It is difficult to conceive that cities will continue to permit huge, luxury baseball stadiums to be built with public funds. In a time of obsessive social concern one cannot imagine San Francisco approving the suggested $40 million downtown replacement for Candlestick Park. At the same time, indoor arenas are blossoming as never before. While stadiums rarely serve anybody but the owners and the fans of major league football and baseball, any arena is a live facility that is in use almost every day of the year, and for a wide variety of community events.
Consider Baltimore, where the city has built both a stadium and a civic center. In the fiscal year 1966-1967, 95 of 99 stadium events were athletic in nature. In the Civic Center there were 301 events and only about one-third of them were athletic. In the mid-'50s Milwaukee and Portland agreed to build public edifices, each costing about $8 million. Milwaukee's was a stadium. Last year, before the White Sox started coming in for token visits, a total of 18 events (eight nonsporting) were held there. Portland built an arena. Last year 313 events of all types were held there and less than half of the total attendance of 1,565,000 viewed sports events. Milwaukee has a white elephant and dreams. Portland has a vibrant building that serves the city in many ways.
With these facts repeated in every section of the country, it is becoming as difficult to reconcile stadium construction as it is to stop voters and officials alike from pushing for new arenas. In December 1970 the Norfolk Cultural and Convention Center of Virginia is scheduled for completion. It will serve the entire lower Chesapeake, an area of nearly 1 million people. The building will have an 11,800-seat arena, a theater and a convention hall that will draw an estimated 1 million spectators to 2,000 events in its first year of operation. Only 200 of those will be athletic. And who is paying? Two-thirds of the projected $30 million cost will come from the Federal Government, which authorized the building in, of all things, the Housing and Urban Development Act of 1965. When other Congressmen get a look at the Norfolk plum, the arena boom should be on in earnest.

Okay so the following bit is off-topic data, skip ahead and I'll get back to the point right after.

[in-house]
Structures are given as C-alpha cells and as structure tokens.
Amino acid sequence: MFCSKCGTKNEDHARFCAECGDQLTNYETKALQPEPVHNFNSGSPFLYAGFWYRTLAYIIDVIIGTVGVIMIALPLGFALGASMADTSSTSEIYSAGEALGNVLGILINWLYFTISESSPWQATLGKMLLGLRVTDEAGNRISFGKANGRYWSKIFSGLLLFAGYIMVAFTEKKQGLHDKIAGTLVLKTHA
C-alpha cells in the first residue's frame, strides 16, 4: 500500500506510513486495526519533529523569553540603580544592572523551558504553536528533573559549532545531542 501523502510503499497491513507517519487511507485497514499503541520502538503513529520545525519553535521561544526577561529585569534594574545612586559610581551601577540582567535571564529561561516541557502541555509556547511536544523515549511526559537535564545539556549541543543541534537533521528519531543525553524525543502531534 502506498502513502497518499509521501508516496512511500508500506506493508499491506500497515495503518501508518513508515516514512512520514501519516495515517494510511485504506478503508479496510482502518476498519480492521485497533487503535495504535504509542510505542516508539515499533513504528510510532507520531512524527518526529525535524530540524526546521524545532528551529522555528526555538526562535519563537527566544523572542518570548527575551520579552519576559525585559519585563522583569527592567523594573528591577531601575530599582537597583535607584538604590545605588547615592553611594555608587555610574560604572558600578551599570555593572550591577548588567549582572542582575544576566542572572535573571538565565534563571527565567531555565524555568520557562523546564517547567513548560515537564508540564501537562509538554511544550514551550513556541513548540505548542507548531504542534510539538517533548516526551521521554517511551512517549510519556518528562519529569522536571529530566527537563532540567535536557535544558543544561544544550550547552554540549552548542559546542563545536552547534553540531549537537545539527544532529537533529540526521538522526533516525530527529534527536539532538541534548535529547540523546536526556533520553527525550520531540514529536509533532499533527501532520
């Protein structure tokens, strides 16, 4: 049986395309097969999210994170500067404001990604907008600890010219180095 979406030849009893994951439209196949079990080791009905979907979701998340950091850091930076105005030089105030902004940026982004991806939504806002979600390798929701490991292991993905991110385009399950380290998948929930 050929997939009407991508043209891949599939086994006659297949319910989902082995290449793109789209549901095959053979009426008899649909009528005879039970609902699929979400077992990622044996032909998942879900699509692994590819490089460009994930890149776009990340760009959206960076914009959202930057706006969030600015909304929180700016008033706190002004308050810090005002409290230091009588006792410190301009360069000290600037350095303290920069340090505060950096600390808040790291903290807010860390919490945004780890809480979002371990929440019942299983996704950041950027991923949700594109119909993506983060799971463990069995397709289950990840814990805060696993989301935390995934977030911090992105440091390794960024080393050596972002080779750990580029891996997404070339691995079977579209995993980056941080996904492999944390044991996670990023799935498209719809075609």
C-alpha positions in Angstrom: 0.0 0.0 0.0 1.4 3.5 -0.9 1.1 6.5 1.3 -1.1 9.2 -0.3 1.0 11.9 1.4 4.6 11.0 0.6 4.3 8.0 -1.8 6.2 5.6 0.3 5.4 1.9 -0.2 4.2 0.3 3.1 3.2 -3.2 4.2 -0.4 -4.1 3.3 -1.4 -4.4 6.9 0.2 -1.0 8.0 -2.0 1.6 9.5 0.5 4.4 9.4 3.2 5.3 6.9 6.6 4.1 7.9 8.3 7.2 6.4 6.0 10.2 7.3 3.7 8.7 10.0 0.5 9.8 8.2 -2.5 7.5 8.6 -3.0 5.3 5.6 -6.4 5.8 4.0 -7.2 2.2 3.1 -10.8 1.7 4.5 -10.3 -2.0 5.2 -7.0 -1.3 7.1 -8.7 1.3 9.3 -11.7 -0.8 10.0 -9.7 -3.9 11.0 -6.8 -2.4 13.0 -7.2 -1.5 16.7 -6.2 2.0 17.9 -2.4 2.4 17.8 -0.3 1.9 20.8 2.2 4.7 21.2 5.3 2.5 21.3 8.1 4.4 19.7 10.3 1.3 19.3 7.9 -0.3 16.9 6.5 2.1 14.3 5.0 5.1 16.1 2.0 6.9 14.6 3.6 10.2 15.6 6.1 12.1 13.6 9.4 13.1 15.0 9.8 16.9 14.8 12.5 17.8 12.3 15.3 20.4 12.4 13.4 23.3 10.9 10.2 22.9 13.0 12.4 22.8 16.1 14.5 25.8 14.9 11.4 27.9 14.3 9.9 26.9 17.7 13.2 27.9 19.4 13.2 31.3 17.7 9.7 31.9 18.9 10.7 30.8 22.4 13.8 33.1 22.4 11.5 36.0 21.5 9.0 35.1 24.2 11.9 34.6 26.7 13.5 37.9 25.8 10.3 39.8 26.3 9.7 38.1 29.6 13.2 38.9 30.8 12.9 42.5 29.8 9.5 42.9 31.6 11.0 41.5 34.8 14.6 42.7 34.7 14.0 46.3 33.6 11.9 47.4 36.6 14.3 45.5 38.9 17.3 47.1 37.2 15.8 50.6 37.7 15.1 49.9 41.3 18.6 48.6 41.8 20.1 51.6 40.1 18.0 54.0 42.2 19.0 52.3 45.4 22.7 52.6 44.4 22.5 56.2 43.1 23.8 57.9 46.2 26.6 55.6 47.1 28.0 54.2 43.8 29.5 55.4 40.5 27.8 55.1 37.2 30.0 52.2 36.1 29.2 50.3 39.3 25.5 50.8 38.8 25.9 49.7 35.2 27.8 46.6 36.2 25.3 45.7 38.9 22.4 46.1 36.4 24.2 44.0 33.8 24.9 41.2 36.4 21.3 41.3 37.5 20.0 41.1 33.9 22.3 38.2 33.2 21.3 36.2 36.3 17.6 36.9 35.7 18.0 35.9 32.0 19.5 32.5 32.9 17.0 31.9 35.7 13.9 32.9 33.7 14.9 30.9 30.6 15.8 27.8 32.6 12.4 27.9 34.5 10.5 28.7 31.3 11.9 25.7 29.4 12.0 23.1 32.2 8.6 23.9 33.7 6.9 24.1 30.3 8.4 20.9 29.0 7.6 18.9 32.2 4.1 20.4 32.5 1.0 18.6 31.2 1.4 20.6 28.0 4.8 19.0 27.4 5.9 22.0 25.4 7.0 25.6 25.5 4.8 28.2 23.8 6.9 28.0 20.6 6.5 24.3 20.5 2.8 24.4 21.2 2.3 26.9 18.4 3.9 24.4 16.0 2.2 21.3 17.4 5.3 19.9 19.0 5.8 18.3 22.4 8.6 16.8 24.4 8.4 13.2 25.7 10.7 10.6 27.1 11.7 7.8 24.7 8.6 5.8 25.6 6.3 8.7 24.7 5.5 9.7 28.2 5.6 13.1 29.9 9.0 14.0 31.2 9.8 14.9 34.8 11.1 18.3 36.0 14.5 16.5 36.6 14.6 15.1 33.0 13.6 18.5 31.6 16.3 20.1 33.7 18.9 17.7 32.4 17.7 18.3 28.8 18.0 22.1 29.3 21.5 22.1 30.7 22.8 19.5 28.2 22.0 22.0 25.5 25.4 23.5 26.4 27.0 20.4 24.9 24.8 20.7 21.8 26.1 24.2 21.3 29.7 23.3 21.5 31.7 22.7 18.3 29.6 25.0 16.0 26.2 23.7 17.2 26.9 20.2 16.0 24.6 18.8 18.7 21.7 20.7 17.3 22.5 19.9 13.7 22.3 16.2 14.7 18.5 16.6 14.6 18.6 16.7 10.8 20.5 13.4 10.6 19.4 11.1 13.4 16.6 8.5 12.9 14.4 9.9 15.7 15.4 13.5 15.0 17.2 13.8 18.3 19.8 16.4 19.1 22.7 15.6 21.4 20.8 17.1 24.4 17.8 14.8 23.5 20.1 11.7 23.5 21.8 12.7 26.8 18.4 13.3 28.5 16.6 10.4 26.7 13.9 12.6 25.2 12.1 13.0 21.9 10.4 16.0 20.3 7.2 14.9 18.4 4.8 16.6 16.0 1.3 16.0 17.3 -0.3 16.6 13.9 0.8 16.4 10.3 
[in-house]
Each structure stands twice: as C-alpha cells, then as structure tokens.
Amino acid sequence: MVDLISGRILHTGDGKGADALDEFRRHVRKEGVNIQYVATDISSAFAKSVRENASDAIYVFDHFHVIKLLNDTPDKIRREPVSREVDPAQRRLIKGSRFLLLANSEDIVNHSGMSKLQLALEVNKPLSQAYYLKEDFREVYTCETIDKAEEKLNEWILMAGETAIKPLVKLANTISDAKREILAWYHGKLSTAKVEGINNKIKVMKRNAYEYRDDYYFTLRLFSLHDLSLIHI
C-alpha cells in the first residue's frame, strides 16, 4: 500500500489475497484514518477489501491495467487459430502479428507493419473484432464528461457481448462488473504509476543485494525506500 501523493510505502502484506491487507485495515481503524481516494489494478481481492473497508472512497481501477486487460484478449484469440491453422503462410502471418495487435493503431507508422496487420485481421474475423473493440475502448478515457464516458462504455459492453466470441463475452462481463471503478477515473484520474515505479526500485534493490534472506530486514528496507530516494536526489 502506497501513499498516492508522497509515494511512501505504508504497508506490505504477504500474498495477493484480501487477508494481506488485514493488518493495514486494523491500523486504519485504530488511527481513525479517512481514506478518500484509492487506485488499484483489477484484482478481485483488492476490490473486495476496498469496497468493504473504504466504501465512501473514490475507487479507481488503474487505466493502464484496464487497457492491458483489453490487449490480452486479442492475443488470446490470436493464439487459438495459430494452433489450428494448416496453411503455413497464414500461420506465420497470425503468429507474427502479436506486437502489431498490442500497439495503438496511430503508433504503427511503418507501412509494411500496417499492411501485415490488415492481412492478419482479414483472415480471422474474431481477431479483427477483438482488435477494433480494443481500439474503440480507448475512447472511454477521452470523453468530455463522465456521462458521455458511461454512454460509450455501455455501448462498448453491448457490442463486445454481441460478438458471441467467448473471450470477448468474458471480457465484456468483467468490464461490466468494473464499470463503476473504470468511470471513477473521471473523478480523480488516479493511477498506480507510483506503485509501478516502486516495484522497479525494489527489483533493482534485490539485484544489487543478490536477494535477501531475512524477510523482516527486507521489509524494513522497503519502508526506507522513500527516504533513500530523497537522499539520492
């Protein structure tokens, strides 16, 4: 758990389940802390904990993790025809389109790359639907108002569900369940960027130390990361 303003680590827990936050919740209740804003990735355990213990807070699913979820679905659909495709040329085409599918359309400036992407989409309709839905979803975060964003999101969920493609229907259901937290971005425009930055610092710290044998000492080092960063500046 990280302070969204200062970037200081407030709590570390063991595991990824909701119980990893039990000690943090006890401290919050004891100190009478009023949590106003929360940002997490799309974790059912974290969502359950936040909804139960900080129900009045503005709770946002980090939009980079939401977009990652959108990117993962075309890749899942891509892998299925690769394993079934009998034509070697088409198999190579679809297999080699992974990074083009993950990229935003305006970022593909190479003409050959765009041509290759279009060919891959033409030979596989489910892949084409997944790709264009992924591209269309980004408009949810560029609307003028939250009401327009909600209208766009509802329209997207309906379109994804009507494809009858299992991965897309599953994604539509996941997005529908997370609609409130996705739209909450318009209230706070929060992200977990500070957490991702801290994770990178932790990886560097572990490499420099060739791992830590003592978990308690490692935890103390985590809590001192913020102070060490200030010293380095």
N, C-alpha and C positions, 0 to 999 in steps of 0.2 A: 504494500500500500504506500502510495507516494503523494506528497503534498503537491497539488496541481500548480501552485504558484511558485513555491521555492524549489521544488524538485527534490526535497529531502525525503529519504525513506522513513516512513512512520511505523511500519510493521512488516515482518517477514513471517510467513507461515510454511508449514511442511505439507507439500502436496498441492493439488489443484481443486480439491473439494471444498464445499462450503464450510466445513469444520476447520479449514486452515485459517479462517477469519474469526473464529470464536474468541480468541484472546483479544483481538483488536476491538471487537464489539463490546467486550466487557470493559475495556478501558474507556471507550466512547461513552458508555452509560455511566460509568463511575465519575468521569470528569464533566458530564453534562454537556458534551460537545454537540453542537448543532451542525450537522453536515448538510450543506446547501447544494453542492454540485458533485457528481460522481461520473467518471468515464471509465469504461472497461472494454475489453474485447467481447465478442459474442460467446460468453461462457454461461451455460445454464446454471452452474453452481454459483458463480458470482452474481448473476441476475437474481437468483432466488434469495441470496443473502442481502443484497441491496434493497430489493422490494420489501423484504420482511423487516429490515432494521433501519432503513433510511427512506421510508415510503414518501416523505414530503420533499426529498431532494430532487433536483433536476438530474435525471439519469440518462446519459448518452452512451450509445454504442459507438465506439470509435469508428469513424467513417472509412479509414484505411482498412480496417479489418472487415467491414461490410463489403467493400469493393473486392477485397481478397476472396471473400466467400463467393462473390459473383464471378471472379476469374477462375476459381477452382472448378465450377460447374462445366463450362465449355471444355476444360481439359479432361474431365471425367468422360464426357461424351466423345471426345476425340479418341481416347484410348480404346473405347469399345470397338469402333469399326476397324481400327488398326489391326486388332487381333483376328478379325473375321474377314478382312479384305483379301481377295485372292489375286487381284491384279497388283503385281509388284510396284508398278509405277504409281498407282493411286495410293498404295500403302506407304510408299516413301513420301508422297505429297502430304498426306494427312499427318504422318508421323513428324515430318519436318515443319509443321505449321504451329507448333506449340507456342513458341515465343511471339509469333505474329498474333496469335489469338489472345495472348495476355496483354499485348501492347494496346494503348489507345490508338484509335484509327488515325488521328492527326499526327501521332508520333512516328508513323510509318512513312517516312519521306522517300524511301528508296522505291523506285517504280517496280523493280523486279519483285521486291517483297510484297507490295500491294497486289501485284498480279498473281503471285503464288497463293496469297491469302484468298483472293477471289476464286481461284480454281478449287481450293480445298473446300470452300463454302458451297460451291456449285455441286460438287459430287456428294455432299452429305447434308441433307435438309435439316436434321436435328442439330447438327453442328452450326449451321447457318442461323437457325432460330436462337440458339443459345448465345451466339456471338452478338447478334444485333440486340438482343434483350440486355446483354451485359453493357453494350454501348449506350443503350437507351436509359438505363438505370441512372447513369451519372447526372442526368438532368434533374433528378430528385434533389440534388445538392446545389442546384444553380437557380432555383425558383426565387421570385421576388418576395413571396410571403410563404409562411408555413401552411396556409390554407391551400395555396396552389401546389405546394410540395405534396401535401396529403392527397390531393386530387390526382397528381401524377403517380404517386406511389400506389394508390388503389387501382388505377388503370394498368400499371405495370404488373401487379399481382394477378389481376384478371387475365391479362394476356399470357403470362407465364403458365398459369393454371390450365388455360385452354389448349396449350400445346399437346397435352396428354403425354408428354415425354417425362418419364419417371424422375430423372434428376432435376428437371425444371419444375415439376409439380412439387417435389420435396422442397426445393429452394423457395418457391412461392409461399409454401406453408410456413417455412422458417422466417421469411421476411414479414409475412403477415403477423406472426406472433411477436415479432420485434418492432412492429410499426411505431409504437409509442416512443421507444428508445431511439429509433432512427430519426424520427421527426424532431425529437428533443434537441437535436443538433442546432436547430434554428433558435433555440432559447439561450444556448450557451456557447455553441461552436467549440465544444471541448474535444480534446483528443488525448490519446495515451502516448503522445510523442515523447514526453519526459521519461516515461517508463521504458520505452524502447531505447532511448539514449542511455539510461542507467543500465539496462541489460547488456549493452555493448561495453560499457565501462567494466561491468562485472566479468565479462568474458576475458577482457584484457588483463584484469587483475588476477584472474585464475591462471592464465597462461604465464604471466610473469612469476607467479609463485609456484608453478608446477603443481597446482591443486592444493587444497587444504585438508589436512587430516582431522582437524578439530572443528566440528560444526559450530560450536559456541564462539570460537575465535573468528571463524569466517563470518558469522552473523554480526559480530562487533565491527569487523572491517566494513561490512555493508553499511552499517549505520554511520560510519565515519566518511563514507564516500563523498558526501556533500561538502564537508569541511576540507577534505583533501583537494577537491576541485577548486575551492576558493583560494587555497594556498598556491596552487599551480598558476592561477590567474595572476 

The existence of these new arenas in every Middlesex, village and farm in America should be encouragement for basketball to restructure regionally. The logistics of travel in the sport have always been simple, anyway, since a traveling squad never includes more than a dozen men, and equipment means only sneakers, T shirts and a few rolls of tape. Neither does the playing floor, compact and simple, depend upon the idiosyncrasies of nature, ground-keeper or ice machines.
The increased travel demands will work a hardship on the players, as they no doubt will immediately object. But they are already flying a lot. Rudy LaRusso, for instance, commutes 400 miles to play with the San Francisco Warriors, because he prefers living outside of Los Angeles to living in San Francisco. More to the point, the players are not going to have any choice about travel if they wish to be paid in the style to which they have become accustomed. In large part it is their demand for big salaries that is making it impossible for franchises like the Hawks to survive. Without a big-name, high-priced star among them, the Hawks still averaged almost $28,000 apiece last year. The NBA pays its players a higher average salary than any league in any sport.
This year the pay is higher than ever, and for the main attractions—Wilt Chamberlain, Bill Russell, Jerry West, Oscar Robertson, et al.—it is sweet almost beyond any athlete's most avaricious yearnings. This week they and the several hundred other almost equally gifted men of the NBA and ABA begin new seasons at 18 old city stands and seven new ones. Scouting reports of the players and the teams begin on the next page. Enjoy the teams while you have them by yourself, but do not count on having them always. As ex-Owner Ben Kerner says, the old system does not work very well when you put the numbers together.